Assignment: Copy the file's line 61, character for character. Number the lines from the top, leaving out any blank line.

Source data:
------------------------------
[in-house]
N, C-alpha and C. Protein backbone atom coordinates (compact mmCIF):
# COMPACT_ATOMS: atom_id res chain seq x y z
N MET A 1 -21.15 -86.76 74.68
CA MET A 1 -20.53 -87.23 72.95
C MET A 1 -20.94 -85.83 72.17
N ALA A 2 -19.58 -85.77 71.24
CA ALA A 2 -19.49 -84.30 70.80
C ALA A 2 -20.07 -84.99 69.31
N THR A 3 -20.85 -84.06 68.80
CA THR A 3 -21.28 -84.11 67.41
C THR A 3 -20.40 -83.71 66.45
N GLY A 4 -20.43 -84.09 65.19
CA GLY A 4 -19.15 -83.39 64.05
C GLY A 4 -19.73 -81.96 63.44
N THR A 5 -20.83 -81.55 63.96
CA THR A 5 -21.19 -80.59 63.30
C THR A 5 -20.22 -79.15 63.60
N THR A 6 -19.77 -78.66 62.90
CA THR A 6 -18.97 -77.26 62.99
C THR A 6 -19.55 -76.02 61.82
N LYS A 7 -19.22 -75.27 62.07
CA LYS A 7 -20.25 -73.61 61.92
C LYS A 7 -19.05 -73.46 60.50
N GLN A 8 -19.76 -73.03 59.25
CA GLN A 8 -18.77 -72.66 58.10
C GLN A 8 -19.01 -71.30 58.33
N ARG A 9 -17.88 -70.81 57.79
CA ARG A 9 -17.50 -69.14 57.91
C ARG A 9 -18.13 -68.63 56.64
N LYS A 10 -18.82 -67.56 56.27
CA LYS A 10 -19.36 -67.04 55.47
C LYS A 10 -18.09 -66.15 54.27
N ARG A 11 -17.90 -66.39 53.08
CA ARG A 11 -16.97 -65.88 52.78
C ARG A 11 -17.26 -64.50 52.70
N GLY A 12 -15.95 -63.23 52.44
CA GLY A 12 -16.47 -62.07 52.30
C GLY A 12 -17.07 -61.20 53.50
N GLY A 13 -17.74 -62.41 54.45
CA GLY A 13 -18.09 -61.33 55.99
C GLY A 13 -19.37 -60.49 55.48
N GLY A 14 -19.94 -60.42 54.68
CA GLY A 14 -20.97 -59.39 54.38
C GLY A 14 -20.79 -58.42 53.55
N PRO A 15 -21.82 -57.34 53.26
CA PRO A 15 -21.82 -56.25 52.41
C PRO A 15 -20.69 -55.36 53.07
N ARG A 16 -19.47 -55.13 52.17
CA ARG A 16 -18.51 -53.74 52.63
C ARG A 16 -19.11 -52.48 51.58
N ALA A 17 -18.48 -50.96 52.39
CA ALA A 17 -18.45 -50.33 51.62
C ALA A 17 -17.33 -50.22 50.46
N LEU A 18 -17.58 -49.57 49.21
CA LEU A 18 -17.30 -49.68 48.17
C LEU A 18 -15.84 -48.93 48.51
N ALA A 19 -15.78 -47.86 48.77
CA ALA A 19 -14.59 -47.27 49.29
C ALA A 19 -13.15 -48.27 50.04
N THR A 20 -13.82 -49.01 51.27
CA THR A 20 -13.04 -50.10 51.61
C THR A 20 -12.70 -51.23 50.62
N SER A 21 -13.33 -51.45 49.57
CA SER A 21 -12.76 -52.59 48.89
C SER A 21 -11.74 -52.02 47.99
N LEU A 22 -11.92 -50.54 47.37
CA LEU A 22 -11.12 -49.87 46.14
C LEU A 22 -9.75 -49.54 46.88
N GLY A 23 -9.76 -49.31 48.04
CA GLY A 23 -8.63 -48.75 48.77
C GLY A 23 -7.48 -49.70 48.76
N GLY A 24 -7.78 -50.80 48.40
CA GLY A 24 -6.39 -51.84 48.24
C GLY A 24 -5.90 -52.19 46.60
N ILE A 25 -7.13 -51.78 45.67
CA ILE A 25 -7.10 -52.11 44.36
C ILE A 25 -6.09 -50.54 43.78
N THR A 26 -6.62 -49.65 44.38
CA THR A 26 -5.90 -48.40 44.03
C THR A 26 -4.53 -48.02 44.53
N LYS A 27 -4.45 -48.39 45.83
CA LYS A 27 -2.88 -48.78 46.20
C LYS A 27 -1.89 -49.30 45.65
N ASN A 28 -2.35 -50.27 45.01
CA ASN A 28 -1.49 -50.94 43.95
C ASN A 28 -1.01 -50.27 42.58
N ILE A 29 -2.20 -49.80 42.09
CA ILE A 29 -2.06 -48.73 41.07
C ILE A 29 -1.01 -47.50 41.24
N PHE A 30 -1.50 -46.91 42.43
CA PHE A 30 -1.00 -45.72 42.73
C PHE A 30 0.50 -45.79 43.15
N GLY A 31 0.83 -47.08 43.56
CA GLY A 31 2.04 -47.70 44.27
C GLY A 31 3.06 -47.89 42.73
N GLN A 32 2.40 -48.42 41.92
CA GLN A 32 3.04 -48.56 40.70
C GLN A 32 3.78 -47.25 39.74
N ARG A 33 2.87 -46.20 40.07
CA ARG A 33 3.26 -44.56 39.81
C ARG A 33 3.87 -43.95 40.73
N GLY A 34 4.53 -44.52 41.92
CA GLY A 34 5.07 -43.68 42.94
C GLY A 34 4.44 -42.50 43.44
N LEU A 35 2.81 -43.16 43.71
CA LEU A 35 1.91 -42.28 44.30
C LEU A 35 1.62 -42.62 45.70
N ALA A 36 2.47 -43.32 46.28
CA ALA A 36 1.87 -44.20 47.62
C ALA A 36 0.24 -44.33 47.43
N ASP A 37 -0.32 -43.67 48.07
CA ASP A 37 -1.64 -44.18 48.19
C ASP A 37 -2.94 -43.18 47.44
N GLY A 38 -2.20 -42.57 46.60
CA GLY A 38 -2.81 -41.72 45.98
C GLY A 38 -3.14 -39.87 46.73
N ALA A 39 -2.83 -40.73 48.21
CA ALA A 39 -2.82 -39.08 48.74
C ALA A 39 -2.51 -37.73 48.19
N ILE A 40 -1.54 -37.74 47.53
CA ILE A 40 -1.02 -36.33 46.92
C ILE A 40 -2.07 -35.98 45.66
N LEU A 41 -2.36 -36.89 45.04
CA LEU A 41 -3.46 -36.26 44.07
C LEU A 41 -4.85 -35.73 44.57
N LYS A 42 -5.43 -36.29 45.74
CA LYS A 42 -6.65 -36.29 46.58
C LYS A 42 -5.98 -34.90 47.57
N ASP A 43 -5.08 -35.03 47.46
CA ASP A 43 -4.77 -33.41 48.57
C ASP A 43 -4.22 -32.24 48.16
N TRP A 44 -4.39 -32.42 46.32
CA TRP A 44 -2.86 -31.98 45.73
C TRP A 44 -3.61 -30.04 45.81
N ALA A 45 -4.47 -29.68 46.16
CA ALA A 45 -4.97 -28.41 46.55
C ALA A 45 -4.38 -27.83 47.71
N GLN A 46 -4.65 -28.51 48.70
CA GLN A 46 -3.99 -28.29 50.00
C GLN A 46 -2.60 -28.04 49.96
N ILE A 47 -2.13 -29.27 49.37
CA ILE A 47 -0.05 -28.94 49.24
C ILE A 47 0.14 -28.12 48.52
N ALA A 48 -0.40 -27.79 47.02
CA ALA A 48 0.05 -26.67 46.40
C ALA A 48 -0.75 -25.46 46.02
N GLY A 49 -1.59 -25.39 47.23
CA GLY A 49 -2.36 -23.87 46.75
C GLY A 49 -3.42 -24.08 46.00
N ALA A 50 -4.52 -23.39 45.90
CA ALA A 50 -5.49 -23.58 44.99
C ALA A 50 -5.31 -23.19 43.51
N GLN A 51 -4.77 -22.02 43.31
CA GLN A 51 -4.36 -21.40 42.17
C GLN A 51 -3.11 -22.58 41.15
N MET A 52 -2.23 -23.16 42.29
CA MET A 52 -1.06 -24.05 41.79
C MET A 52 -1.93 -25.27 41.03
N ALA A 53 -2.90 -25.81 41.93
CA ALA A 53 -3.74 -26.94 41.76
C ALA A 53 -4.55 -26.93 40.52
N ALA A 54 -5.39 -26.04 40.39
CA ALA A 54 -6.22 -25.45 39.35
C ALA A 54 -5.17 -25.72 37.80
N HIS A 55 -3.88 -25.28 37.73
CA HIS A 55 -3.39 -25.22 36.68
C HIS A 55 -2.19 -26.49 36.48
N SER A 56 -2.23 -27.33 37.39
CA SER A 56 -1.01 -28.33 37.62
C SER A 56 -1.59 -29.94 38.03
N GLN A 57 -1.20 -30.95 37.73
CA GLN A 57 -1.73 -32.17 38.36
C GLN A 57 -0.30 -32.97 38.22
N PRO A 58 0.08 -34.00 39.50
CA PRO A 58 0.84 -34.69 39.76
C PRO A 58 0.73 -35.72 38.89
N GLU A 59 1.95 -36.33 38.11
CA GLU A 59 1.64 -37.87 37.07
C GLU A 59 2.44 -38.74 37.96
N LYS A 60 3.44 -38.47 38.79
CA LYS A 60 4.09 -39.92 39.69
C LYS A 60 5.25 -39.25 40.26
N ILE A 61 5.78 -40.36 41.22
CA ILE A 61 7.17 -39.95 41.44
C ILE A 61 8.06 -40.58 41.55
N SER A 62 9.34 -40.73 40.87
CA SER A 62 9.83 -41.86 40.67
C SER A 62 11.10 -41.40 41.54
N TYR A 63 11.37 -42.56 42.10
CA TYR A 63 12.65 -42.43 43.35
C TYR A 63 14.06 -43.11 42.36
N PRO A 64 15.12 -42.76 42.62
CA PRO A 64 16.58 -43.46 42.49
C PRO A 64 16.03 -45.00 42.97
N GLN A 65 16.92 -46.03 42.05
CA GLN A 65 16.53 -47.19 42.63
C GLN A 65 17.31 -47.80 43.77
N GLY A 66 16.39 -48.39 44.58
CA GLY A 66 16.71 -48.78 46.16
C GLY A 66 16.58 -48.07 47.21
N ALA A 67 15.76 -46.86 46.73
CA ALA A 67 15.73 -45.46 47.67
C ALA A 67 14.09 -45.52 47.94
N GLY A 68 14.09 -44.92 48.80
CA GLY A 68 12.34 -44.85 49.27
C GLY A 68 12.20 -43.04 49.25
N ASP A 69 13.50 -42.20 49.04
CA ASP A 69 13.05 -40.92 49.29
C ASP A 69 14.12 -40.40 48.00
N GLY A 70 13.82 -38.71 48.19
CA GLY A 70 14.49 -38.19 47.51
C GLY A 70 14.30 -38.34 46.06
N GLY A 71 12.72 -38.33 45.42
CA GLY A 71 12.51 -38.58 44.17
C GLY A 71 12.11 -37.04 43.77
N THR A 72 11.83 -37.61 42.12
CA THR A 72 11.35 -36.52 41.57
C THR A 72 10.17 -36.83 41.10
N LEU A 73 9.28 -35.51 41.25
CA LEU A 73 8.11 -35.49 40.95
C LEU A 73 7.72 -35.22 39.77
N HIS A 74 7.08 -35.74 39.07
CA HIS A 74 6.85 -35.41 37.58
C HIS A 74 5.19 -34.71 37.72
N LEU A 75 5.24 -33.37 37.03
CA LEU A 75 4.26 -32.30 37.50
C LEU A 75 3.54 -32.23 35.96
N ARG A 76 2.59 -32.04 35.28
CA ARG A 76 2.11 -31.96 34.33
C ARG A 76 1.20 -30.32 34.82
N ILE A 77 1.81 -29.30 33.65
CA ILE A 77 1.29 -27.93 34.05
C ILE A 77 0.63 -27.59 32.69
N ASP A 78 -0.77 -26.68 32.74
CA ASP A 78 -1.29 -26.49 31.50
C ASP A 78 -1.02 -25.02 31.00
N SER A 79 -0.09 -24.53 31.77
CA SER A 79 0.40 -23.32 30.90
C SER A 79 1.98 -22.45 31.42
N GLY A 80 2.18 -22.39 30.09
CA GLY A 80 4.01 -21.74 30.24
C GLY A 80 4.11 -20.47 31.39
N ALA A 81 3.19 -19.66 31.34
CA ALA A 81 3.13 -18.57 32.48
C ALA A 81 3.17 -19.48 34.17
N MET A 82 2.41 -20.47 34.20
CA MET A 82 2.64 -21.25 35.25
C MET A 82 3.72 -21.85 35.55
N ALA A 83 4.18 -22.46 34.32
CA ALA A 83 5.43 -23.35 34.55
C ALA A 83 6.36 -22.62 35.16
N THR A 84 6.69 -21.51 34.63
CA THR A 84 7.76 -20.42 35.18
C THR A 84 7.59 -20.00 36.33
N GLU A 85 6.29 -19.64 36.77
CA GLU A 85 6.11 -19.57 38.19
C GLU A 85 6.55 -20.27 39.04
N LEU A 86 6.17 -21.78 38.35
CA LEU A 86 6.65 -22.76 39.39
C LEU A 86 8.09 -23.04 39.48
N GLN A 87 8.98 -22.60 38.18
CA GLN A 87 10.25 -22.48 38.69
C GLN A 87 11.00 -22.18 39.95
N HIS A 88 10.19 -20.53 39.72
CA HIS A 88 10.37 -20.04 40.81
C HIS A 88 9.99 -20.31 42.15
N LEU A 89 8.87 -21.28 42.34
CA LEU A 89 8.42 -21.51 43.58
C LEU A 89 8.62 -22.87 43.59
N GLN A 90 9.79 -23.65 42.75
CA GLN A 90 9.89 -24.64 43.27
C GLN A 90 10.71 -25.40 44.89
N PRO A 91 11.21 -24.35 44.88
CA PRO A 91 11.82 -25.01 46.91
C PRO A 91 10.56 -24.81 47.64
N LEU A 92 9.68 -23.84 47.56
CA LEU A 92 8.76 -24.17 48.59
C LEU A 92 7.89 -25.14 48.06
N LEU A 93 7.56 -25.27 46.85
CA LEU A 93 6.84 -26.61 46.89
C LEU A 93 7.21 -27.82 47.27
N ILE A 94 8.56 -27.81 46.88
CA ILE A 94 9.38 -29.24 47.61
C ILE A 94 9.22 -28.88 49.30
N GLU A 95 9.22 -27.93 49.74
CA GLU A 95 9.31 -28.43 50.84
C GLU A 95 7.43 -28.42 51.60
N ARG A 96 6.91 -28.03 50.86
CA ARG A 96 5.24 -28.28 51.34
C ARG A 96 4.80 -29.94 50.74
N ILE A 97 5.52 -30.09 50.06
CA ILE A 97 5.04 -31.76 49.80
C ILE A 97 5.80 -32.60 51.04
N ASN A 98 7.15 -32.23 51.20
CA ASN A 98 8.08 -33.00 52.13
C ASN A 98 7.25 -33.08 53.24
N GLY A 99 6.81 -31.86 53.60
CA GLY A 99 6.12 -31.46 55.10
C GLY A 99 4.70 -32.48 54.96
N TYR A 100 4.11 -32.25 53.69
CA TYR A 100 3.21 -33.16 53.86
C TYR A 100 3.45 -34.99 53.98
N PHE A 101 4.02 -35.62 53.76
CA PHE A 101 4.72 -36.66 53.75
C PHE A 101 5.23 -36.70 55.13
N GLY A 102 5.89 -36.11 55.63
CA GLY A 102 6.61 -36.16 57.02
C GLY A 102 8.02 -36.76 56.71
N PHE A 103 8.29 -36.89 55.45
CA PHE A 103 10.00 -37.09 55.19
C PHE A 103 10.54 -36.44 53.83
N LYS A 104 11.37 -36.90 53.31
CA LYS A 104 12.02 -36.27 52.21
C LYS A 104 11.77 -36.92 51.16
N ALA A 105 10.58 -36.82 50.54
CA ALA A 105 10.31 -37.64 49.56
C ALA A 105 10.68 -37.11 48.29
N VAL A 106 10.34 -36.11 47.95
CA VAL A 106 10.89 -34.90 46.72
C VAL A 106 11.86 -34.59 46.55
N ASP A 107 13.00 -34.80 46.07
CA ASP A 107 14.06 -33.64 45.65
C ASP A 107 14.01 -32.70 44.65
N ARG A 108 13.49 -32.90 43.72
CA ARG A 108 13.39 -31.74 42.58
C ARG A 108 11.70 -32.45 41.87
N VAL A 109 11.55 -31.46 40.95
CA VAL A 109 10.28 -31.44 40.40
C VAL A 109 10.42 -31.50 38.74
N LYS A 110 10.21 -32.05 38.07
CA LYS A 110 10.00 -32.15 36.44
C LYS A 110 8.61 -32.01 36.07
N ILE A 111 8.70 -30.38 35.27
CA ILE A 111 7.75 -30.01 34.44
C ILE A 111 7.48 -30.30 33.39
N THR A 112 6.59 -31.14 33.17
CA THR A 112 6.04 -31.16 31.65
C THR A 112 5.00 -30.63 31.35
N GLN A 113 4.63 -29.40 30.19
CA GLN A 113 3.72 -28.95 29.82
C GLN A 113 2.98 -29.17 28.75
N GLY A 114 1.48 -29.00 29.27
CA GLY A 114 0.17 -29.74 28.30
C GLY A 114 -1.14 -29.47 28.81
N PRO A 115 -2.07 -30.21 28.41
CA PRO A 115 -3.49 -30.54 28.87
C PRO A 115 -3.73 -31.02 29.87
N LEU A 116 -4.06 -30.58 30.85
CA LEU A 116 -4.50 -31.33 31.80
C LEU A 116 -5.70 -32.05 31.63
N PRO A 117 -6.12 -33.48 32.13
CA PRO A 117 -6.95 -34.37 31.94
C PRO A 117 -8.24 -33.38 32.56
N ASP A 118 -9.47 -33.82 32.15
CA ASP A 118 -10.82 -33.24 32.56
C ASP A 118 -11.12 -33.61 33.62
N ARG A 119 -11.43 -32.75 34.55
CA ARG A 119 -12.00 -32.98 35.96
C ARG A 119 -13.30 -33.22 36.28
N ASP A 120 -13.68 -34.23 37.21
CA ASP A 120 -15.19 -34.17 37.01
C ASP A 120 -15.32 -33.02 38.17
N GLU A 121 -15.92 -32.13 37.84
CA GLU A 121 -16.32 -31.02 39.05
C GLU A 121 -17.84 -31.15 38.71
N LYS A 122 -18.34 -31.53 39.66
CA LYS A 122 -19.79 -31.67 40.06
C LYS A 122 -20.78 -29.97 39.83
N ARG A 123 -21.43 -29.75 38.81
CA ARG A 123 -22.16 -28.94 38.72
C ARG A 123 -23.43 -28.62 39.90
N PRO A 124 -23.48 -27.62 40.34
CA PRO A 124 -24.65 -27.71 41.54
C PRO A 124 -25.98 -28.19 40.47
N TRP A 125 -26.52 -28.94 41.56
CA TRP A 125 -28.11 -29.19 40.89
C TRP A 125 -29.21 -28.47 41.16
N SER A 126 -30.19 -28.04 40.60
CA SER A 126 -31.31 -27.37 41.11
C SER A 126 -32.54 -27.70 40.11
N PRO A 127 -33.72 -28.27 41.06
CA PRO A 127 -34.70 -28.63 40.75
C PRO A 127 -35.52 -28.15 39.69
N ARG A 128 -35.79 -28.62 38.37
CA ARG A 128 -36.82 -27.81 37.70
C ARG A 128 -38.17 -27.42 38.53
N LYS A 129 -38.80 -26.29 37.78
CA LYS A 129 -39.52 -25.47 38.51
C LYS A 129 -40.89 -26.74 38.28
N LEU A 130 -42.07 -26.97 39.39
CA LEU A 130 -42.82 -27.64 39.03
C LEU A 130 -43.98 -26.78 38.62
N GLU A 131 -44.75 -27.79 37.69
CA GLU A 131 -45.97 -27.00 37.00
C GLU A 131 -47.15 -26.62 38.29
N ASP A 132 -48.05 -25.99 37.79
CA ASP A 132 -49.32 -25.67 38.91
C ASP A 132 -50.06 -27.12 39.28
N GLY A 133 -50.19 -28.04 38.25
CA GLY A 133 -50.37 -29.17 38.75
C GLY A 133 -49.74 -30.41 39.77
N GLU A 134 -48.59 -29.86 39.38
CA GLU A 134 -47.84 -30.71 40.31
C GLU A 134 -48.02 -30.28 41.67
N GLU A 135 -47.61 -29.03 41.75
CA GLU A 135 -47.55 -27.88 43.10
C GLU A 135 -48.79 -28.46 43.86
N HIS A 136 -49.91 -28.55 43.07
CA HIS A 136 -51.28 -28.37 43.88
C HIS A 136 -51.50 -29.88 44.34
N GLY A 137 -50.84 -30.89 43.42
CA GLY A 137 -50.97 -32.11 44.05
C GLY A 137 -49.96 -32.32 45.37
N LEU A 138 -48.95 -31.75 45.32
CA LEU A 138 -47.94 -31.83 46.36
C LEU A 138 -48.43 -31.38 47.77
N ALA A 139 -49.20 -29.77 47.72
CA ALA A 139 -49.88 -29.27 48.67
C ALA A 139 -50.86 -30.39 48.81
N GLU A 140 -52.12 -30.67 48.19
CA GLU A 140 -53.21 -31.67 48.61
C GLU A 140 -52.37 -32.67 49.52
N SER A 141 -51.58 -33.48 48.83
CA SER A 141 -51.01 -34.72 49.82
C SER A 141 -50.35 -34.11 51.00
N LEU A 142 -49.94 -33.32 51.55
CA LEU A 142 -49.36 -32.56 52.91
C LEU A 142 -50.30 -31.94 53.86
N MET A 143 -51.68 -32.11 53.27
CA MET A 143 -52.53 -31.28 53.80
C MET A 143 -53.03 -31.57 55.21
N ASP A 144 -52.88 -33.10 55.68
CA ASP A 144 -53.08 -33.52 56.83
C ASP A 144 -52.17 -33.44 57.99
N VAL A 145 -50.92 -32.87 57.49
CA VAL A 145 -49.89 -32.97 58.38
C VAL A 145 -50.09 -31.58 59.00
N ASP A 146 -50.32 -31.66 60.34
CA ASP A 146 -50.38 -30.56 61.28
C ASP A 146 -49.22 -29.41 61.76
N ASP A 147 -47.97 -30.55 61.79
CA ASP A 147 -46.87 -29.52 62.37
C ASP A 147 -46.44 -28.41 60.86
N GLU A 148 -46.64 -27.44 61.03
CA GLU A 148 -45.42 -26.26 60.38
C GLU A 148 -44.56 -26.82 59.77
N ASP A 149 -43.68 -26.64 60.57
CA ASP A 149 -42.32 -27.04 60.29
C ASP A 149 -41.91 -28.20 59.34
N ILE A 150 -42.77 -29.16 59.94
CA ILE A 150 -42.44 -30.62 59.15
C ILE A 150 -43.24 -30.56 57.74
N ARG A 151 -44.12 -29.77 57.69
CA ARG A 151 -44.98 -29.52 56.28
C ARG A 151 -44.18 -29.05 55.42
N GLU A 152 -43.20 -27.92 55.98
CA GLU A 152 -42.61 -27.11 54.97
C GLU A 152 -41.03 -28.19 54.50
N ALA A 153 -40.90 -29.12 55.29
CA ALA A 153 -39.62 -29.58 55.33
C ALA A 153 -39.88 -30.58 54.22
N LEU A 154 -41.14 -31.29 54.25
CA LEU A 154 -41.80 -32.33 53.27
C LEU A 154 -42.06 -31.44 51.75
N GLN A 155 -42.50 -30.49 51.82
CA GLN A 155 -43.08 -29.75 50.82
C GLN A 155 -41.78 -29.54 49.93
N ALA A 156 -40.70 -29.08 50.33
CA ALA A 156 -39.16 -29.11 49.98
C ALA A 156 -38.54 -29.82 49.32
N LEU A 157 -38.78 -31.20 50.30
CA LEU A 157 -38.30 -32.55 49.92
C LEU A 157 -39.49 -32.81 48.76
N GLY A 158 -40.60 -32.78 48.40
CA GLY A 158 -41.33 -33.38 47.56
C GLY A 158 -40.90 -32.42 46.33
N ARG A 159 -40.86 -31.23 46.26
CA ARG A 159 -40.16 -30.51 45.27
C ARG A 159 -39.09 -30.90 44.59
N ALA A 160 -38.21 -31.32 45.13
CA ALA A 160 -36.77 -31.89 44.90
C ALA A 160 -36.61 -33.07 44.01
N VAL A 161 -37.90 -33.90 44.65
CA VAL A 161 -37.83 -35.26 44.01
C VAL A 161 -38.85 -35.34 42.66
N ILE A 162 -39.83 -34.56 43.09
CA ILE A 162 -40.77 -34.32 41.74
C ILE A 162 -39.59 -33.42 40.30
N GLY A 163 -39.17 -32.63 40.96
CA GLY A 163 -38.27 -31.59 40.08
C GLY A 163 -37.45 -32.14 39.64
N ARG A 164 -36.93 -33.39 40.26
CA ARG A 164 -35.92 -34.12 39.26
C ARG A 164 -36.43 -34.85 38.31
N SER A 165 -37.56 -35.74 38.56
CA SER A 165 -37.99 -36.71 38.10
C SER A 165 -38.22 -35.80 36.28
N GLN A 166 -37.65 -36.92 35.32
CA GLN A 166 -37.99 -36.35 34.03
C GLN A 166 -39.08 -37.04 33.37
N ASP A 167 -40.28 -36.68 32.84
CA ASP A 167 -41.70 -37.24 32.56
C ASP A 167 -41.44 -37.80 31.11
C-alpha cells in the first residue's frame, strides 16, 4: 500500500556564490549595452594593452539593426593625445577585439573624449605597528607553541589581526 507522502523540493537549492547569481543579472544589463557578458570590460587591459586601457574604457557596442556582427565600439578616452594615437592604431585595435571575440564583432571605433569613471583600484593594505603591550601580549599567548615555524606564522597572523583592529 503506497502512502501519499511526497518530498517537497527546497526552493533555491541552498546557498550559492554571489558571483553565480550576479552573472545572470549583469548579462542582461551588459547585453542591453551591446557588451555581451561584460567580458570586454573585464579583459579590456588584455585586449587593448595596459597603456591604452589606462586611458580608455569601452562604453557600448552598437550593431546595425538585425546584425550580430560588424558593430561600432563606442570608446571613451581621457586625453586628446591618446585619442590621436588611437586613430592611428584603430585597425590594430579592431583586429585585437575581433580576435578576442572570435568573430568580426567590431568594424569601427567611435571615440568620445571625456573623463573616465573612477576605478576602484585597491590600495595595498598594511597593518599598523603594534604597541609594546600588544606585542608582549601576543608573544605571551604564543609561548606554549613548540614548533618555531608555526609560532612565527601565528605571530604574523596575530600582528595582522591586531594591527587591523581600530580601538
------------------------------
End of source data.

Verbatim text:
N THR A 20 -13.82 -49.01 51.27